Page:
The minimum wage will only go up once this year, after a proposition to increase it in October as well as April was rejected.
The States Assembly already agreed this week to increase it by 30p to £8.32 an hour in April, as recommended by the Jersey Employment Forum.
However, Deputy Rob Ward wanted it to go up again in October to £8.66.
He argued that it would go along with the Council of Ministers priority to reduce income inequality and deliver on a States target agreed in 2018 for the minimum wage to be set at 45% of average earnings by the end of 2020.
"It simply ensures that the government target is met, so we take the advice given and meet the target voted for in this assembly. That is good governance." - Deputy Rob Ward
Despite that, his proposition was defeated by 21 votes to 16, with one abstention (Deputy Inna Gardiner).
The Employment Forum when recommending the £8.32 rise said it couldn't recommend an increase to reach the States' aspiration, because of a number of factors including the mean weekly earnings figure and 'the significant economic changes and level of uncertainty for 2020.'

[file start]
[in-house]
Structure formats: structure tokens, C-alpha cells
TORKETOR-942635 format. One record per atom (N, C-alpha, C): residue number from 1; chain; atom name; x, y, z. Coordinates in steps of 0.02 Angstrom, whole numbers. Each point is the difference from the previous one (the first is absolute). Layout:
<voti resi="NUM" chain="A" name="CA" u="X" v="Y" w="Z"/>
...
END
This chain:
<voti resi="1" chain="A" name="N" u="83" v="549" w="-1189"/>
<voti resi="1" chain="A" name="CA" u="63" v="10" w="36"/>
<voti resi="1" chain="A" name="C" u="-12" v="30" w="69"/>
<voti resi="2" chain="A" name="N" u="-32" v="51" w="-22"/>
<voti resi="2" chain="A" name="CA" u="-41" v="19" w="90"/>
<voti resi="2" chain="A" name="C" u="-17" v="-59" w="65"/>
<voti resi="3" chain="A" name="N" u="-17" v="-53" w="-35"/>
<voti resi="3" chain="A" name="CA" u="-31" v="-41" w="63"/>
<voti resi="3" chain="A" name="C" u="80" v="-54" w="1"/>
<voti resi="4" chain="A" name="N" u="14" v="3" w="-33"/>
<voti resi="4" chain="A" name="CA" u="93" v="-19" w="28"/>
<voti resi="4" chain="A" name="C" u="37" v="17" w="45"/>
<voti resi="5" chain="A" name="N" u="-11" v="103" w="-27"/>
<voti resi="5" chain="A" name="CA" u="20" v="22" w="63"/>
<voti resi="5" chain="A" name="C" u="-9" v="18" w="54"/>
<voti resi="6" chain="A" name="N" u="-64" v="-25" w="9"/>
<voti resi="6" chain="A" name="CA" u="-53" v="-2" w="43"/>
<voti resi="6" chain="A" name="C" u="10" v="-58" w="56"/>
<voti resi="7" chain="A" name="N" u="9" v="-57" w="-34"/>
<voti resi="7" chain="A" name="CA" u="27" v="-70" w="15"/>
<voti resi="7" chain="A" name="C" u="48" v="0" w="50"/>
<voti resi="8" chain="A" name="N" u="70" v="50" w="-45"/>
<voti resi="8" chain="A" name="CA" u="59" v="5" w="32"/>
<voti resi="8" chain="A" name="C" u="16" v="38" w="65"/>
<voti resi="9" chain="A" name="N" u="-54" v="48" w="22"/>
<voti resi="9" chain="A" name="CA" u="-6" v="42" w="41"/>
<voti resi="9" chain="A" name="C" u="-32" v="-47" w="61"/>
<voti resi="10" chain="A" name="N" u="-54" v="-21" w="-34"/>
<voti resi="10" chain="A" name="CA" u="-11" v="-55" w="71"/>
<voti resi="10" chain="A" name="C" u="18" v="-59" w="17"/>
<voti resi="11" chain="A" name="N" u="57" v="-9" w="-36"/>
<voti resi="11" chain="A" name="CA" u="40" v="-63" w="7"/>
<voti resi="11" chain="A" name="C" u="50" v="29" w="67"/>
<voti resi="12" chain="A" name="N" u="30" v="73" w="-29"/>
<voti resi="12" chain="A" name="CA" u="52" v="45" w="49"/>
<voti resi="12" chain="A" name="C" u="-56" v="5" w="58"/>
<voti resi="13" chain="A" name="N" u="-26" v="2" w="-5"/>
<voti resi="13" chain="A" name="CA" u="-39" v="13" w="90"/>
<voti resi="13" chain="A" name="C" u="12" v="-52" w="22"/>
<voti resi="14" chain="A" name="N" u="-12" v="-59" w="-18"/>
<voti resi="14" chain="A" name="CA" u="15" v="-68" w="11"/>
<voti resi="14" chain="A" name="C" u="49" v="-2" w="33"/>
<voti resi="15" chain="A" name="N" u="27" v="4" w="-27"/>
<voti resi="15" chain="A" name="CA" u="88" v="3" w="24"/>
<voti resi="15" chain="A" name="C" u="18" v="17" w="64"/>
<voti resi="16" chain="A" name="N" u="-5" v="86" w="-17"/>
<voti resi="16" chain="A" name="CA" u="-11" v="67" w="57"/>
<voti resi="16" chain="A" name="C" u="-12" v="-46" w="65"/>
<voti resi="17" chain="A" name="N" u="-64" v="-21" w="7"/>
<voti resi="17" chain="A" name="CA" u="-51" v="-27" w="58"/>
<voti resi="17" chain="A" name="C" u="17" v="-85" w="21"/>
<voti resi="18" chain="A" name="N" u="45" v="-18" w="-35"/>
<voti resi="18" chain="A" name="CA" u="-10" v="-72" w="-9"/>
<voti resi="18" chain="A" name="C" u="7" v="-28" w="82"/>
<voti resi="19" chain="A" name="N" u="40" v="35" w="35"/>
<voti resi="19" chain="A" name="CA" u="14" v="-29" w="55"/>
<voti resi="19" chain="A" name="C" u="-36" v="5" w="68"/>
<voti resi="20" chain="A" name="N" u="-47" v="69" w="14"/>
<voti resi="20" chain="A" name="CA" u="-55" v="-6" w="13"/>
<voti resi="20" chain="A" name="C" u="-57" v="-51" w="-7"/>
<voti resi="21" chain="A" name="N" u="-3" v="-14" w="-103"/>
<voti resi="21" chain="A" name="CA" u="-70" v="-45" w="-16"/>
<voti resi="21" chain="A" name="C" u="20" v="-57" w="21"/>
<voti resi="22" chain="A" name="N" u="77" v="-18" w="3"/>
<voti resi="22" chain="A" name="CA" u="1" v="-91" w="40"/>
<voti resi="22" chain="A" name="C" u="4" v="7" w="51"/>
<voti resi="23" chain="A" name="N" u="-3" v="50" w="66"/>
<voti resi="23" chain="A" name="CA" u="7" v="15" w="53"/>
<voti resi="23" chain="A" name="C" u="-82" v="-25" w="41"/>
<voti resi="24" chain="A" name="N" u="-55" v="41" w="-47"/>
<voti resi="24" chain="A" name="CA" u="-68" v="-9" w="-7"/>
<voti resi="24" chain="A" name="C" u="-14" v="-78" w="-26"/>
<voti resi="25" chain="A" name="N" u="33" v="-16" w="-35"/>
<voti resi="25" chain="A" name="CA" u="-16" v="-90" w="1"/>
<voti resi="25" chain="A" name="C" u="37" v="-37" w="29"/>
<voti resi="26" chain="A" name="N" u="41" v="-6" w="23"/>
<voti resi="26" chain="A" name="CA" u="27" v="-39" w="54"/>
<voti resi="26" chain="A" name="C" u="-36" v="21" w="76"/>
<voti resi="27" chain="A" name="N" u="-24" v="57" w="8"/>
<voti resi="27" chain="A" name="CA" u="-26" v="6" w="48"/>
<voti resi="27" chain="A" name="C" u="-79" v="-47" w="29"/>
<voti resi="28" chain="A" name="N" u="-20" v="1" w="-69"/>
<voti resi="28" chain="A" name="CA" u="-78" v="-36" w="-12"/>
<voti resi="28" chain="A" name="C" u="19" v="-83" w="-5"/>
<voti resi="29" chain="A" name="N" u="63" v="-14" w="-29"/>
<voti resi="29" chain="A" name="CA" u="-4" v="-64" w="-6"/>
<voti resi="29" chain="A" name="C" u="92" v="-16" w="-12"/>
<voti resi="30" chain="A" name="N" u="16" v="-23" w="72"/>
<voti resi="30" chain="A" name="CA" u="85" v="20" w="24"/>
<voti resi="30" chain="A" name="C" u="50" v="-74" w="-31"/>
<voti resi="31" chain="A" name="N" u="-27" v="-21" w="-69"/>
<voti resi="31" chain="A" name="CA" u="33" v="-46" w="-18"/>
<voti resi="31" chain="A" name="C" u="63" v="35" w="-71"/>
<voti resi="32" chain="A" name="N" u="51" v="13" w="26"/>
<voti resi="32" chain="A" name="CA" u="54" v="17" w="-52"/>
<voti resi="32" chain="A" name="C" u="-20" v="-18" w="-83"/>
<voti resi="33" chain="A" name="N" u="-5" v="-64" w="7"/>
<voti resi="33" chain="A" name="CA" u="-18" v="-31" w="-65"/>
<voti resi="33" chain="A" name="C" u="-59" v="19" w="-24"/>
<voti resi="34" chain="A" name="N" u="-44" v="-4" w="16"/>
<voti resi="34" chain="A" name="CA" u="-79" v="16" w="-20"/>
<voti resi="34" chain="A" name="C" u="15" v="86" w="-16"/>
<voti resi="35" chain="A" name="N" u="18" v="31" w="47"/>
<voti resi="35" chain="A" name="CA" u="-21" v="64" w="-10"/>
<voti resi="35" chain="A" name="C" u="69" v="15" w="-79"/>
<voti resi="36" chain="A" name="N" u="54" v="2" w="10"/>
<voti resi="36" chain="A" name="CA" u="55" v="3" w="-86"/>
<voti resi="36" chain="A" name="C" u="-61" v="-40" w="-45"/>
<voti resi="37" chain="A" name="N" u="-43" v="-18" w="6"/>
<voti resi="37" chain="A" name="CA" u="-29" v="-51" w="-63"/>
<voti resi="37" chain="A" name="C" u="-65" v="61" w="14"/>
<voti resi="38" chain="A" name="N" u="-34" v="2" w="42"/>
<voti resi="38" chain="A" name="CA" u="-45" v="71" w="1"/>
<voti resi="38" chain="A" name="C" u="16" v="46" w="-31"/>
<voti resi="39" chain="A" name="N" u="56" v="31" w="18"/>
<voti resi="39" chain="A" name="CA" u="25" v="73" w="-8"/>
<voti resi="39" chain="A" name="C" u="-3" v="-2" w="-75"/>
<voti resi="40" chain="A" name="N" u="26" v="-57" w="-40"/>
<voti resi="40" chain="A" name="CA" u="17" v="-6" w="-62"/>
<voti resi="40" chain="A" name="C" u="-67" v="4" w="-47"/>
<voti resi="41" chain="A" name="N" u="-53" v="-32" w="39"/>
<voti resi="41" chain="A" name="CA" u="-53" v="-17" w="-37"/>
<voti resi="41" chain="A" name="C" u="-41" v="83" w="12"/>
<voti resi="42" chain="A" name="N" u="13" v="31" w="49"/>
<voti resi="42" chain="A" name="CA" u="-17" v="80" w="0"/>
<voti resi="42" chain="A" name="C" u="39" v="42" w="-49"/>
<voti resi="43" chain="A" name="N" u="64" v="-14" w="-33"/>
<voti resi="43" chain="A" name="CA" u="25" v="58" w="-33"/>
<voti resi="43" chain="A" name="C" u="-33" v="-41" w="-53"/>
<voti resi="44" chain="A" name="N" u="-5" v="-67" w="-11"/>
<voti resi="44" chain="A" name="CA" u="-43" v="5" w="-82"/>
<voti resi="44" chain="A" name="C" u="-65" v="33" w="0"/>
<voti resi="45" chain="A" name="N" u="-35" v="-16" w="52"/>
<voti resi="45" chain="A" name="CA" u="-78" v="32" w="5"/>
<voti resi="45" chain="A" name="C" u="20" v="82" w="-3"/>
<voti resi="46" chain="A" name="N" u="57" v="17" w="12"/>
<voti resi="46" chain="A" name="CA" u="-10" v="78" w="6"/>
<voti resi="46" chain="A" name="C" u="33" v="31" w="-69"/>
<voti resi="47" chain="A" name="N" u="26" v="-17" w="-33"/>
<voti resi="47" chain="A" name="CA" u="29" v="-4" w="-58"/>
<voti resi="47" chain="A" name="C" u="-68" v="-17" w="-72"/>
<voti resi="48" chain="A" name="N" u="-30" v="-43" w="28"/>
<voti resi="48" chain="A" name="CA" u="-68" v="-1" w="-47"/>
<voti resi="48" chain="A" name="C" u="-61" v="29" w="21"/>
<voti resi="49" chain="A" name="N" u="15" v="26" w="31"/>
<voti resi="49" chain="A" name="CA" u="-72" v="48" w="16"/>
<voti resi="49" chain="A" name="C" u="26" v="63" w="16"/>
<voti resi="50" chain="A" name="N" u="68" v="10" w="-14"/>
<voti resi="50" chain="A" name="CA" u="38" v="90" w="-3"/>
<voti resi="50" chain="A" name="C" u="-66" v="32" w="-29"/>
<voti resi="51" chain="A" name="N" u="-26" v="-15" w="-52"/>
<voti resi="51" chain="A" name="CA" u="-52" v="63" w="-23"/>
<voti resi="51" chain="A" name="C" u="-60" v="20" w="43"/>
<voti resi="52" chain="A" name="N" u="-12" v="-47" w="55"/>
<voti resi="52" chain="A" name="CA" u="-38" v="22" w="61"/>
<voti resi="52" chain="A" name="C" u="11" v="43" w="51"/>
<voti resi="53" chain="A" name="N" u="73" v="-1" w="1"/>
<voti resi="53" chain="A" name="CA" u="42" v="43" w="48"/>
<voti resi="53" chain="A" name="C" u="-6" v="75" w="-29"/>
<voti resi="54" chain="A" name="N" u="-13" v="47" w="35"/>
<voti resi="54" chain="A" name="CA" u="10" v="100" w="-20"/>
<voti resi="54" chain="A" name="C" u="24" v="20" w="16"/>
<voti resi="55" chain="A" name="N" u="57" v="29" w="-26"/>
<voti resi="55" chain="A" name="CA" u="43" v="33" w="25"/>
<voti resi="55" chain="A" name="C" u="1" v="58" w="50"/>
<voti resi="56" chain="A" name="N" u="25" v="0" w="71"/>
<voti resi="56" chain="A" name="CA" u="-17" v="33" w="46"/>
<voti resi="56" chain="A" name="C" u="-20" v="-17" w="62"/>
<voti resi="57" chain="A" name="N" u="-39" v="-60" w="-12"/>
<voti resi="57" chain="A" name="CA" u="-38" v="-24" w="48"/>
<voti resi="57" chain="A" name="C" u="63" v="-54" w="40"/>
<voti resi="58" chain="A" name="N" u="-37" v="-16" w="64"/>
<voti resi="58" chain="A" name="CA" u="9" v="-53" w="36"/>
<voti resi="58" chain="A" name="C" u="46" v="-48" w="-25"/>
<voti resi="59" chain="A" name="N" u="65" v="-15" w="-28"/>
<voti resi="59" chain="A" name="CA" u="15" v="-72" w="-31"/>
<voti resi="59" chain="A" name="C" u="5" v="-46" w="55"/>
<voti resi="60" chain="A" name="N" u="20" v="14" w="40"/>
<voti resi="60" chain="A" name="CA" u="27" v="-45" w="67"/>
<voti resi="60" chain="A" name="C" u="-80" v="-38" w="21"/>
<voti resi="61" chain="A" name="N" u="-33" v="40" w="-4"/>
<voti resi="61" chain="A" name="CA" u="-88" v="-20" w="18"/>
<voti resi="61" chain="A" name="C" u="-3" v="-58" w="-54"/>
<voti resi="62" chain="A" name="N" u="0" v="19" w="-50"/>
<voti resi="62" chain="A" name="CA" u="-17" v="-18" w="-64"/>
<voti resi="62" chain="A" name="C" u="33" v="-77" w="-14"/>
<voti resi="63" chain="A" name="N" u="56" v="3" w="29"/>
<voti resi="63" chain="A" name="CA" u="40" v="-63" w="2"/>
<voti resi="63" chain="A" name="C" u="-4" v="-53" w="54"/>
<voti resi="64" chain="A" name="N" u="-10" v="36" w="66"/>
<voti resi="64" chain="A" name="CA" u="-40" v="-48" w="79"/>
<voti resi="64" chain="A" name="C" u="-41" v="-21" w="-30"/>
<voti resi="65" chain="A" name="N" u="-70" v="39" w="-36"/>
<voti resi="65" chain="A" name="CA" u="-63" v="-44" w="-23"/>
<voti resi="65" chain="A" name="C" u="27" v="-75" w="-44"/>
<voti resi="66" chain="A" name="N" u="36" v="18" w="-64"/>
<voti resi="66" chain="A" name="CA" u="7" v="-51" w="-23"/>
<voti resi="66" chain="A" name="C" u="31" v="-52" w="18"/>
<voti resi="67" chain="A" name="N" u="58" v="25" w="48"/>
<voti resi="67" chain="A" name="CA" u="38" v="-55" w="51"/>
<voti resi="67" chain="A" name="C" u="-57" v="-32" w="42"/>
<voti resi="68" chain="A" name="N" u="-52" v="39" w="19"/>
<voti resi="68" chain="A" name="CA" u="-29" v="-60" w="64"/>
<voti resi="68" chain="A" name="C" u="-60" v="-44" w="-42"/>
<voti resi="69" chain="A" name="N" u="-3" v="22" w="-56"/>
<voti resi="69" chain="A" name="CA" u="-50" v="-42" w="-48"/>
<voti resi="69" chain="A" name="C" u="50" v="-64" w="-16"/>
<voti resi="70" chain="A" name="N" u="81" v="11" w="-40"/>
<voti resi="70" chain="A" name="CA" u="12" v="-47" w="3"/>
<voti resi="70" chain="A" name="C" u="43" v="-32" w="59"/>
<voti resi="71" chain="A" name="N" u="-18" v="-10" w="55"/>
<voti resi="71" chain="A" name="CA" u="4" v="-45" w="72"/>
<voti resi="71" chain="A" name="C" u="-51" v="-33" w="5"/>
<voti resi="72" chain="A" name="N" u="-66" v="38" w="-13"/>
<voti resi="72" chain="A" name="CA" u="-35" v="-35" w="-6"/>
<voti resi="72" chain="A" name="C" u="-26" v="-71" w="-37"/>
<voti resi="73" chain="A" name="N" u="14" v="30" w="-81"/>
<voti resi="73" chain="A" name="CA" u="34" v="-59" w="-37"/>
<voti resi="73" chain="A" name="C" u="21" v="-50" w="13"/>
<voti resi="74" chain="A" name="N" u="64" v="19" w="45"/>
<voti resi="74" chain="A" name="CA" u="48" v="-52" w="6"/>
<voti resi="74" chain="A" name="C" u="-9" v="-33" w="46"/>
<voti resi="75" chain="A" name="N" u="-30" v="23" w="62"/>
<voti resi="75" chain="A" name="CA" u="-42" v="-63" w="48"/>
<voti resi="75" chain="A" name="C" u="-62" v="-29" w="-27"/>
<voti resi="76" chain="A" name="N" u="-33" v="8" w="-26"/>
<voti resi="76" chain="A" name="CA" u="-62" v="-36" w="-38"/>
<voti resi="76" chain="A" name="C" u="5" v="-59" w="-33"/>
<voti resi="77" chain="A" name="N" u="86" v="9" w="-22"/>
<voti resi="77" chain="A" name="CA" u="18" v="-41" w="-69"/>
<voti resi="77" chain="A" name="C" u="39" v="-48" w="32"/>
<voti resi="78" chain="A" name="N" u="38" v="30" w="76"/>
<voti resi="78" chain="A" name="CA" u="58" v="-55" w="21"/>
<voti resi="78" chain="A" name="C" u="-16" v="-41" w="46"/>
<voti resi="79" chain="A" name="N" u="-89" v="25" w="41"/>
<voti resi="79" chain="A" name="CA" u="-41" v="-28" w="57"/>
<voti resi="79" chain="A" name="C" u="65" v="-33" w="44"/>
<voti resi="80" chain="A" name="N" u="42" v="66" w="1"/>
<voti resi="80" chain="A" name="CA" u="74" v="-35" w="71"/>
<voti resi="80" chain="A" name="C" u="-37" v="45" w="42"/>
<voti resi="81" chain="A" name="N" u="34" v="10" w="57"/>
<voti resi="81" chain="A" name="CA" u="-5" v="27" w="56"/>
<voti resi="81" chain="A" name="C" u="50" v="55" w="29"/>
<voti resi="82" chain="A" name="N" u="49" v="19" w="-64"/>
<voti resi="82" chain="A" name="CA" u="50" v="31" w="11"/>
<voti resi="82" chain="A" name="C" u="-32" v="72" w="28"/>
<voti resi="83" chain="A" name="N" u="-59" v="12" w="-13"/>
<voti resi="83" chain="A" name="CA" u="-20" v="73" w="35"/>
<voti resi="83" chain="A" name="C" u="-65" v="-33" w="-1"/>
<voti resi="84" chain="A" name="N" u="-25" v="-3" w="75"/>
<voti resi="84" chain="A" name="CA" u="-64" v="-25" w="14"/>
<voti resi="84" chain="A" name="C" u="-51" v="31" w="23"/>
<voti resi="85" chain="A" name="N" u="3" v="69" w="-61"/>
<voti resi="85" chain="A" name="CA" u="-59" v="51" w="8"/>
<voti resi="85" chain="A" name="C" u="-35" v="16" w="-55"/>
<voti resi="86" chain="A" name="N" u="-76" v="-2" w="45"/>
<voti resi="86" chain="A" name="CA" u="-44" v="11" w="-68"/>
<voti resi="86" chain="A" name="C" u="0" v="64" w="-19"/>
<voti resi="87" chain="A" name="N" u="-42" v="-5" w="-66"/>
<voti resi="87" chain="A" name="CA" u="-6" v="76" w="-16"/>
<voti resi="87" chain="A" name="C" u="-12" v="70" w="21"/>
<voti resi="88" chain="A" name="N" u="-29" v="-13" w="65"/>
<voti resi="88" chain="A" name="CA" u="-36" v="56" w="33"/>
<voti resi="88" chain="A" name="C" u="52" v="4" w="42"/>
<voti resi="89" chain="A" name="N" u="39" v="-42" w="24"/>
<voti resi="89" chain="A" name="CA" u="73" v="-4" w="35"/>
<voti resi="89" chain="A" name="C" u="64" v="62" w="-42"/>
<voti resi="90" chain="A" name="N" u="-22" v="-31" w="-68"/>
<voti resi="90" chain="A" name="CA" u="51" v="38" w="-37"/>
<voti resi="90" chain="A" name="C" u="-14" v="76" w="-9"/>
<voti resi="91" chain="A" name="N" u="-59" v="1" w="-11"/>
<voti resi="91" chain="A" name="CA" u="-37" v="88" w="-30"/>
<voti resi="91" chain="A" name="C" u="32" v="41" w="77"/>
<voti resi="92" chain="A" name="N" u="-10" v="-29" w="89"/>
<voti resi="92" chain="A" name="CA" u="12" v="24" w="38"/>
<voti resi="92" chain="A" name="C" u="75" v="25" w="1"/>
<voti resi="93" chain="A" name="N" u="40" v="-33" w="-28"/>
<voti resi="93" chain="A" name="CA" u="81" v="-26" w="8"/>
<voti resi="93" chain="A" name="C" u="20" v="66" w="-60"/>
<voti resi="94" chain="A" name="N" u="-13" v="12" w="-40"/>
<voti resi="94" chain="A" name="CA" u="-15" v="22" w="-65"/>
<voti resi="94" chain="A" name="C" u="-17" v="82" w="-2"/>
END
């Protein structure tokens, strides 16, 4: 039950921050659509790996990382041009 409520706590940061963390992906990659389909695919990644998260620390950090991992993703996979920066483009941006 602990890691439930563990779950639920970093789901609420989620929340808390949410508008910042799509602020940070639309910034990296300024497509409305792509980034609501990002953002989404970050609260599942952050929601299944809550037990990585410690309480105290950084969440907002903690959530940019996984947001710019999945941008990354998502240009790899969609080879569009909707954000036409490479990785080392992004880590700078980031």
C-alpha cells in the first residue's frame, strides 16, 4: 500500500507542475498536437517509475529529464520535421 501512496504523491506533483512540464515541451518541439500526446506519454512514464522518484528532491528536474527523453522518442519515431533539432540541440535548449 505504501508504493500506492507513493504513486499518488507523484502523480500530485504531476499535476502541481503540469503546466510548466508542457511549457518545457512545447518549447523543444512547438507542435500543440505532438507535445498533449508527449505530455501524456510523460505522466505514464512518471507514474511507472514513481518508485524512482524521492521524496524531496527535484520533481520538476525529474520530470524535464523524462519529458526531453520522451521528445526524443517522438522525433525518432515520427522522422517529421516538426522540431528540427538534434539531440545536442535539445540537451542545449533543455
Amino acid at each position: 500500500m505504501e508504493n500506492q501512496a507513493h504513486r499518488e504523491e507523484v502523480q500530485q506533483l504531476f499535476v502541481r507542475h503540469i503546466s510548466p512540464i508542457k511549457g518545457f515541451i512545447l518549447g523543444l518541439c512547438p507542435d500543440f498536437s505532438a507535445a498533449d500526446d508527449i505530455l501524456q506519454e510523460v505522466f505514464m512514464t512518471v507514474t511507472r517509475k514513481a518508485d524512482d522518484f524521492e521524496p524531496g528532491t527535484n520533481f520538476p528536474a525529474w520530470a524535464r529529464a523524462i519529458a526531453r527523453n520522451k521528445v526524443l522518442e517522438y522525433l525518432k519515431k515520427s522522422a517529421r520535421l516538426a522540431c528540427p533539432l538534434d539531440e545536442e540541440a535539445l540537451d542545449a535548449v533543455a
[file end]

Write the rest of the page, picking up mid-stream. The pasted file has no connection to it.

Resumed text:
Social Security Minister Deputy Judy Martin, who approved the Forum's recommendation, was one of the 21 to vote against the proposition.
"We need to move fast, but we can't do it by 2020. We haven't got enough safety nets in place for the businesses that may go out of business."
The Jersey Hospitality Association previously spoke out against Deputy Ward's attempt, with CEO Simon Soar warning that the added cost would be passed onto islanders and lead to higher costs.
The States Assembly also rejected Deputy Ward's request for £300,000 to be spent on a 'productivity plan' for low-pay sectors before the end of 2020.